Force field analysis
Force field analysis is a very useful tool when considering the case for change.
The technique was developed by Kurt Lewin (1951) and is based on his insight that any particular set of circumstances is sustained by a network of forces that are in equilibrium.
Let’s start with a simple experiment.
You’ll need to sit down for this one. Are you sitting? Good. Now, what’s keeping you in your chair or sofa?
Well, there are two answers. One is gravity which is pushing you down into the chair. A driving force and another one.
The other is where you are actually sitting, which provides an opposing force, pushing up against gravity, and stopping you from falling to the ground.
The two forces keep you there…
Now you have someone ringing the bell in the front door, then unless you could ask someone to open the door, you will actually need to do an effort to stand up and do it.
When it comes to change management, it could be interesting to seek who or what is currently driving the force and who or what is attempting to maintain the status quo (resisting the change).
Lewin observed that in many human situations an increase in one force creates a reaction in other forces, seeking to maintain the current conditions, he used the term ‘homeostasis’
Lewin developed the use of a diagram in which the current condition is being maintained by a range of driving and resisting forces.
To move more quickly to the desired situation, then either the driving forces need to be increased or the restraining one needs to be decreased.
Actually, both need to be addressed.
Instructions (Note that the process could also be adapted accordingly)
It is best when carried out in small groups of 6–8 people. Use of flip-over papers or a whiteboard to make sure everyone can see what is being discussed.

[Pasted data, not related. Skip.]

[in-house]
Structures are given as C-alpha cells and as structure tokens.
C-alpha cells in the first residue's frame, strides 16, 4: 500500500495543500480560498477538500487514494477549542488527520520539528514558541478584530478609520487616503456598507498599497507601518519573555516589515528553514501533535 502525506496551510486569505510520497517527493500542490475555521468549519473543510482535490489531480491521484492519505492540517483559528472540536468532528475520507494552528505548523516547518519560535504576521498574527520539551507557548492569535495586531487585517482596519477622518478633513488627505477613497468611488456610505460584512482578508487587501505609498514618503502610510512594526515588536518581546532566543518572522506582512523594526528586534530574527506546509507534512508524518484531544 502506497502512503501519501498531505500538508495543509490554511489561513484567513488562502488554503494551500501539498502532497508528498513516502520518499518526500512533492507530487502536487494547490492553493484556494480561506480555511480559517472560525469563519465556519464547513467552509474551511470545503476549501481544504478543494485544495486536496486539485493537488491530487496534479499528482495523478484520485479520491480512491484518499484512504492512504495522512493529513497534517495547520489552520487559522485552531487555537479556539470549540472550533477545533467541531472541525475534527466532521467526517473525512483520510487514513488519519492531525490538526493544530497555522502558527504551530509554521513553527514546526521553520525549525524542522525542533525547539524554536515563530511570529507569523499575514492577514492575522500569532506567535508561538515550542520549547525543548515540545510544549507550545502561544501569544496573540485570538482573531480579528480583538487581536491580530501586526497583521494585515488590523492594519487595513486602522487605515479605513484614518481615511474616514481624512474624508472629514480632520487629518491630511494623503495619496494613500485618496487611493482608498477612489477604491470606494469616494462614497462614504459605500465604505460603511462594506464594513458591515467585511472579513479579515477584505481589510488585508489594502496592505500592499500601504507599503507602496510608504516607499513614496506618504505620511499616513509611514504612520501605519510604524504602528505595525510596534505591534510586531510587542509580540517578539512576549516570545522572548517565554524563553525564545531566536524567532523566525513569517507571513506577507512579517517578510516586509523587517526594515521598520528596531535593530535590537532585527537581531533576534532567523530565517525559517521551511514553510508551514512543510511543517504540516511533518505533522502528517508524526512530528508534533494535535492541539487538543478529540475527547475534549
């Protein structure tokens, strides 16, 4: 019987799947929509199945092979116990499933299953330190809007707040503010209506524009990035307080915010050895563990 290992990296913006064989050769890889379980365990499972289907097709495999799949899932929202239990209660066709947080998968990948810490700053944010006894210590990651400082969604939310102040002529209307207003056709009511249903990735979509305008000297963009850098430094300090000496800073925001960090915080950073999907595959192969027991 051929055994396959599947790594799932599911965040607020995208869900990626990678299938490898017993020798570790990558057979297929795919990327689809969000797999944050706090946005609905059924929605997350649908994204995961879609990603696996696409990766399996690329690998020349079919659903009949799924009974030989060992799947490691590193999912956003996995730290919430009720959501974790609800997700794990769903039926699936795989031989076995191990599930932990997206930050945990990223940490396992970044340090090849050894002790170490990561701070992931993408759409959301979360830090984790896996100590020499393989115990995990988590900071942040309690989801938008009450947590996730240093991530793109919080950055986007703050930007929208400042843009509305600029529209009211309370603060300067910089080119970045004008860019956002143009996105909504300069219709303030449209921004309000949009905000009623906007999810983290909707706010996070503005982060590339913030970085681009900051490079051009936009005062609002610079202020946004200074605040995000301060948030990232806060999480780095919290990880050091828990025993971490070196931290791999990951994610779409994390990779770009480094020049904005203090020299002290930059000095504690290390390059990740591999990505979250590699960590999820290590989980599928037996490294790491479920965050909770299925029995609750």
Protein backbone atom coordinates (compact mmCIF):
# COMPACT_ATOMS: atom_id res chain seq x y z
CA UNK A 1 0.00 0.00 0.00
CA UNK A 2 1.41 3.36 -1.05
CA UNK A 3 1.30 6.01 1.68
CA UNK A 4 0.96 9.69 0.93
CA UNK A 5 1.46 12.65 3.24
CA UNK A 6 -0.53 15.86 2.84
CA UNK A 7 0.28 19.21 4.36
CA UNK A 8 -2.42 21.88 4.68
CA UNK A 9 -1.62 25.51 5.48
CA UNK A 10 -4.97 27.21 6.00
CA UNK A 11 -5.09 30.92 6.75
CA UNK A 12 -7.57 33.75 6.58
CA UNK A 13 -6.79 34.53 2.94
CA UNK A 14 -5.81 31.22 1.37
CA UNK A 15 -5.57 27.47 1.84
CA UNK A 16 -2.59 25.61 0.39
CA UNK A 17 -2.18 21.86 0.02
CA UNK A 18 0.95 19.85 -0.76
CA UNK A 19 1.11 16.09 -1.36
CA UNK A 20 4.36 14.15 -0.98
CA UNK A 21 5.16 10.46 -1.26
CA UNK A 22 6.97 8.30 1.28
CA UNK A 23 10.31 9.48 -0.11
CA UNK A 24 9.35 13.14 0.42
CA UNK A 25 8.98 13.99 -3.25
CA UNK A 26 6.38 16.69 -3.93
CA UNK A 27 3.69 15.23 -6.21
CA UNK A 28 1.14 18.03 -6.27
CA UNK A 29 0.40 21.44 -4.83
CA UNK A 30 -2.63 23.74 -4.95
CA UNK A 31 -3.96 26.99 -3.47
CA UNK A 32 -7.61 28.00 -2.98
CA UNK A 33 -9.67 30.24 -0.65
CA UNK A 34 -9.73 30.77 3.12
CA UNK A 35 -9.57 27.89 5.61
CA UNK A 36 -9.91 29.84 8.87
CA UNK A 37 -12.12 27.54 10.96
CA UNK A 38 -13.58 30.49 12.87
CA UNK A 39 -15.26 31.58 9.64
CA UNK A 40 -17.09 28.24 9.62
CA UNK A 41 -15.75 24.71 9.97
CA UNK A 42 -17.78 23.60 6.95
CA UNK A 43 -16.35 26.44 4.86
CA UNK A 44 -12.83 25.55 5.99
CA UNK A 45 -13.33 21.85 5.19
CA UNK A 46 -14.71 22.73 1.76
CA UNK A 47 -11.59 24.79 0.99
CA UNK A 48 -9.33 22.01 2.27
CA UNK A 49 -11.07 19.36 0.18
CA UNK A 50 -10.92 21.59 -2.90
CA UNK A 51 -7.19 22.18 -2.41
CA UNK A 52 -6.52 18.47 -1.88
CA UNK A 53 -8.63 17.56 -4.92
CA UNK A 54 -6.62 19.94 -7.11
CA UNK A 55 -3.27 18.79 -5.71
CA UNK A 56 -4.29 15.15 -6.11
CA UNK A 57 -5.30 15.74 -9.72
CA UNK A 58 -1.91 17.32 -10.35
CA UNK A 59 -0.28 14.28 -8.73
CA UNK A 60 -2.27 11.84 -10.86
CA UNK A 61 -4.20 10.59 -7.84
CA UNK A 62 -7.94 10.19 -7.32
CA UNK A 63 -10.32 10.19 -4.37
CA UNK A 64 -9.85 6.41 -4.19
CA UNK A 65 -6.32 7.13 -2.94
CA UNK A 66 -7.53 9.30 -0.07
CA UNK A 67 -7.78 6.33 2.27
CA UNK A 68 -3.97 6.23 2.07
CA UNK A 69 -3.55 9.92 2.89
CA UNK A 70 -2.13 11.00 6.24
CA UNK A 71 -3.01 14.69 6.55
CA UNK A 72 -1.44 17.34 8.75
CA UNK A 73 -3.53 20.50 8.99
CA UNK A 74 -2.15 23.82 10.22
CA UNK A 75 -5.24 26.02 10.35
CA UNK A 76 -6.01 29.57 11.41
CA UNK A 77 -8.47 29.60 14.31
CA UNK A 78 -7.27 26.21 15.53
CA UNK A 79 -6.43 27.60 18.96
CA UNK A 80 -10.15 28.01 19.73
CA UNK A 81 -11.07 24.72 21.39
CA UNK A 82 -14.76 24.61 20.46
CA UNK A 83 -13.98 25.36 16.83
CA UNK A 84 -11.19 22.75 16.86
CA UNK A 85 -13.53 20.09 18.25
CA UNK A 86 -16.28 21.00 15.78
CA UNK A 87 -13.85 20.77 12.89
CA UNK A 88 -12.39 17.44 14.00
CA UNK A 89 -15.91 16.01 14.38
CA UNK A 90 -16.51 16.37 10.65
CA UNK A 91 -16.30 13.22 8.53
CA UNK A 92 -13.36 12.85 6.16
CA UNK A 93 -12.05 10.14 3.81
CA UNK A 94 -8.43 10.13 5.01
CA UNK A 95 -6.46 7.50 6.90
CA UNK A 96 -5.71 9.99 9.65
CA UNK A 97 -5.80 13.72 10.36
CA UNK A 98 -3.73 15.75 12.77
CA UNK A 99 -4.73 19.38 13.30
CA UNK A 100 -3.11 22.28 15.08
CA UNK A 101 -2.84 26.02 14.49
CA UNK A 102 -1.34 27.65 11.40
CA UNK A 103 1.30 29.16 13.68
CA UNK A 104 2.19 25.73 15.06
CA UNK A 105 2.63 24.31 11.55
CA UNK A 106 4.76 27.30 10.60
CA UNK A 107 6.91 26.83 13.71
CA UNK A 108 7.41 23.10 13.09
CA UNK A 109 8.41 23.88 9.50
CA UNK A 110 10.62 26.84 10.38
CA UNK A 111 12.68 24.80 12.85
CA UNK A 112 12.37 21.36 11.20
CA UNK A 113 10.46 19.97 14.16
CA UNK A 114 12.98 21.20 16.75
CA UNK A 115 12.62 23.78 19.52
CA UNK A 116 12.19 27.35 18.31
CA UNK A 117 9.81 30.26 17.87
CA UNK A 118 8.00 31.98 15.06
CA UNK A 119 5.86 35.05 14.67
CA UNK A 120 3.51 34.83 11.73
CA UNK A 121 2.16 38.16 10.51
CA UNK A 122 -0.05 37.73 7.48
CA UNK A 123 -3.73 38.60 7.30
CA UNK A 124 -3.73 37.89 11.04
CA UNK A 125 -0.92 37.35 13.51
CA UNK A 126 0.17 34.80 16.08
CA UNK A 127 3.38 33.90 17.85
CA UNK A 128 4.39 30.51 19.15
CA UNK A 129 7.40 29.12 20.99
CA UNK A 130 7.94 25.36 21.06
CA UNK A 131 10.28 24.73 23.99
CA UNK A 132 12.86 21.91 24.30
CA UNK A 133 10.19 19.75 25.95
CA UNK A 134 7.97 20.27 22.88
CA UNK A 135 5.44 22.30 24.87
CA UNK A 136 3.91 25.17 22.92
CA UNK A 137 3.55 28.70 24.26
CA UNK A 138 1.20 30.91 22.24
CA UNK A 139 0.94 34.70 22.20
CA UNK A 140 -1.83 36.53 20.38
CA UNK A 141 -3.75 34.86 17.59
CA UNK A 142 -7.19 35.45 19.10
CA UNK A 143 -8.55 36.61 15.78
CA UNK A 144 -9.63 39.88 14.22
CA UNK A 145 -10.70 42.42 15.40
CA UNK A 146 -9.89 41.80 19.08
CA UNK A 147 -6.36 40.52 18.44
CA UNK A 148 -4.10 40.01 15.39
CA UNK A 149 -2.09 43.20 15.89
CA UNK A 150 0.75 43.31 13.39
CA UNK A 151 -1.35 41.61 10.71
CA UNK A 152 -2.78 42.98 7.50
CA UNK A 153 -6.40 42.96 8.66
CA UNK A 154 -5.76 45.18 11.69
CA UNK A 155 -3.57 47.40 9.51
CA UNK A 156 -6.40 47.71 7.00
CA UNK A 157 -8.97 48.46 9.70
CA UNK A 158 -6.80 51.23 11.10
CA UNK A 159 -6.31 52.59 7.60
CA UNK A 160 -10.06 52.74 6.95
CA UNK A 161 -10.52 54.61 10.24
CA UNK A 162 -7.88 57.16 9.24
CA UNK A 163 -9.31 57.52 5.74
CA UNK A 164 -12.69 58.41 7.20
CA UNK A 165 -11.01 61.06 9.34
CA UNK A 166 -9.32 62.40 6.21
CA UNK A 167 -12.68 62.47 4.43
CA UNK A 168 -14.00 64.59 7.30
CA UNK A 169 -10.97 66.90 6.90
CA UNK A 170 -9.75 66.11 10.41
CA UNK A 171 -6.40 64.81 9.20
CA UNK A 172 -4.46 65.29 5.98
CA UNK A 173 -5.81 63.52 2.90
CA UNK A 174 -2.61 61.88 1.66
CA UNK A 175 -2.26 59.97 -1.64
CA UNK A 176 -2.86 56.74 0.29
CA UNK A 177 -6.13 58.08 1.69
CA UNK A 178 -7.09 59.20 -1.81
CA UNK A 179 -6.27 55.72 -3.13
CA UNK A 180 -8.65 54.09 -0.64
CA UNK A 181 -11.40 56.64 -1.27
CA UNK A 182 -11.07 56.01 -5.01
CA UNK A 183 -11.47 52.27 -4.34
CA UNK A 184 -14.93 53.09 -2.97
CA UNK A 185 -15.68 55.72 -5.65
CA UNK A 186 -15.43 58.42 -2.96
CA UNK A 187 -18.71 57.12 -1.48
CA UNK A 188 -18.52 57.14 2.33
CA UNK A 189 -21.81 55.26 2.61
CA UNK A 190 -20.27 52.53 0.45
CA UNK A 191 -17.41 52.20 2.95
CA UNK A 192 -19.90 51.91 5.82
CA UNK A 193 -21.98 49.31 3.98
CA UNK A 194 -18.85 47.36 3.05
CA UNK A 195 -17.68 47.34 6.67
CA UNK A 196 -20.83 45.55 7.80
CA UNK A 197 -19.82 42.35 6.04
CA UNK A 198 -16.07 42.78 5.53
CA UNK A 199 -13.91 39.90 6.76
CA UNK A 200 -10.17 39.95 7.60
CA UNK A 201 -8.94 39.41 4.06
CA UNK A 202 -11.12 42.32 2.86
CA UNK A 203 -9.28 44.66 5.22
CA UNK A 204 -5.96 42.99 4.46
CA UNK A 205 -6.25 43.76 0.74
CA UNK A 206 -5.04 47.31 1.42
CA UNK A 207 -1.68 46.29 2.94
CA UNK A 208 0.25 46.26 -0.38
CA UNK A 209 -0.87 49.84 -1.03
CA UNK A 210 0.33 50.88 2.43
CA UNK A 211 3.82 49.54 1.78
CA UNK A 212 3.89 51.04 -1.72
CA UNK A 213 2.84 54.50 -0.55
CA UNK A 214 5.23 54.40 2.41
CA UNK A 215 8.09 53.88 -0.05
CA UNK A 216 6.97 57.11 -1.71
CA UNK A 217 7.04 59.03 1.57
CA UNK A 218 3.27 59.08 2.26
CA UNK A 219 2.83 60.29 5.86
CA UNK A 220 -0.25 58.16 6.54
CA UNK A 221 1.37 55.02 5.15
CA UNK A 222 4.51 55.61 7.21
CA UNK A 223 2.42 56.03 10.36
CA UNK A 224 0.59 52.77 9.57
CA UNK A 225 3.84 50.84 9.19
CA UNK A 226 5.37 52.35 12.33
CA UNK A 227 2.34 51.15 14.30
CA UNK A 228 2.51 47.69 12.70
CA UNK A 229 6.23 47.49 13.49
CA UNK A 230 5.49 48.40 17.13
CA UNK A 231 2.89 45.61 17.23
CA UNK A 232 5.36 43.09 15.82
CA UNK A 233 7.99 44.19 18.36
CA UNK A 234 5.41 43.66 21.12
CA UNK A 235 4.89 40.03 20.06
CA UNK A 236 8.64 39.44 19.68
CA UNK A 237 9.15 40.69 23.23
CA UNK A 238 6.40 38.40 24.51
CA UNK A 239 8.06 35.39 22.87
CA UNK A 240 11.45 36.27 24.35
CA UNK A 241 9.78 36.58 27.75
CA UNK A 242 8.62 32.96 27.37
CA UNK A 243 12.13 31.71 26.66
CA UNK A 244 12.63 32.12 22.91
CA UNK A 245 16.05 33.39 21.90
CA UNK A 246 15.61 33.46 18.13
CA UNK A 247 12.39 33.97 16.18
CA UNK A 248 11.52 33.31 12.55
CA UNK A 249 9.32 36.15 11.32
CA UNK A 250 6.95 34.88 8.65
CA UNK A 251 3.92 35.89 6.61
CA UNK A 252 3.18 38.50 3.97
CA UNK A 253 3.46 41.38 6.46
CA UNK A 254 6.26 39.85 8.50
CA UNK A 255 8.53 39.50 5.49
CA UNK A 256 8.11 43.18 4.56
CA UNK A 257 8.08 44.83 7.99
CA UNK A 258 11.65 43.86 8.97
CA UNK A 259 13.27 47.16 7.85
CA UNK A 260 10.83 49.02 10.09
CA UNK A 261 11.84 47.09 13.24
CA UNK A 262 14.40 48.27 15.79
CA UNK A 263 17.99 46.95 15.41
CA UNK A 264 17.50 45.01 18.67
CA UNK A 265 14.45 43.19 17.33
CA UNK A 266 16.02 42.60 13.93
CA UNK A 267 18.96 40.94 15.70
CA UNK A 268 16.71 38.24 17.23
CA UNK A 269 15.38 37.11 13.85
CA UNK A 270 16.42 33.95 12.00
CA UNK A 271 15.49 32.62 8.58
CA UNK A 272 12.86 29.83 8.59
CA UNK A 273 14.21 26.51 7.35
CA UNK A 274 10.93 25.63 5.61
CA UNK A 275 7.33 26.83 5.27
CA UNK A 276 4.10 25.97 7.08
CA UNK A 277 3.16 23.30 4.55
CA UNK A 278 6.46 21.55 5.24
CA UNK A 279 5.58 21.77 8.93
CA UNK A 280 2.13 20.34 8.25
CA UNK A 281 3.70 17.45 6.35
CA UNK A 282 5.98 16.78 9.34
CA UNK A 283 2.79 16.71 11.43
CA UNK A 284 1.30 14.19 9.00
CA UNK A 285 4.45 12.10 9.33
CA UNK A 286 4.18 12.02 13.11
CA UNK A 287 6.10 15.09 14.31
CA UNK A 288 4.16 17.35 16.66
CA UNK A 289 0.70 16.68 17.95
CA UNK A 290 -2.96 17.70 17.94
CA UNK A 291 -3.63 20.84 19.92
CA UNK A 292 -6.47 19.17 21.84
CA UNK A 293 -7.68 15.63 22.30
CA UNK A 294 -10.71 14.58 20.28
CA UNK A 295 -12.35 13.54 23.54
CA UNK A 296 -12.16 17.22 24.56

Step 1: Agree on the domain of change to be discussed. This could be a desired (policy) goal or objective.
Step 2: List all supportive forces at work. These are driving forces moving the current state towards the new desired state. List all sources, regardless of their level of interest (even seemingly small or not).
Step 3: List all constraining forces at work. These forces hold the current state back from the desired state.
Step 4: Check if some forces can be clustered in common themes.
Step 5: Score all forces or themes of forces based on their level of influence, using a numeric scale:
Example: 1= extremely weak — 5 = extremely strong
Step 8: By adding up the scores on both sides, the feasibility of the desired change can be evaluated given current and potential forces at work.
Step 9: Discuss how the change could be influenced, from strengthening/capitalizing on the supportive forces and by weakening/eliminating the existing restraining forces.
Throughout the exercise, rich discussion, debate, and dialogue should emerge. This is an important part of the exercise, so time should be allowed for this. Encourage participants to distinguish between concerns, problems, symptoms, and solutions. It is useful to record these, including the consensus level on an action or a way forward. In regard to policy influencing, the aim is to find ways to reduce the restraining forces and to capitalize on the driving forces.
In conclusion, carry out a Force Field Analysis at the very beginning of a project with a diverse team. It will help you to see the bigger picture, identify and overcome obstacles, and develop a plan which will significantly increase the likelihood of a successful outcome.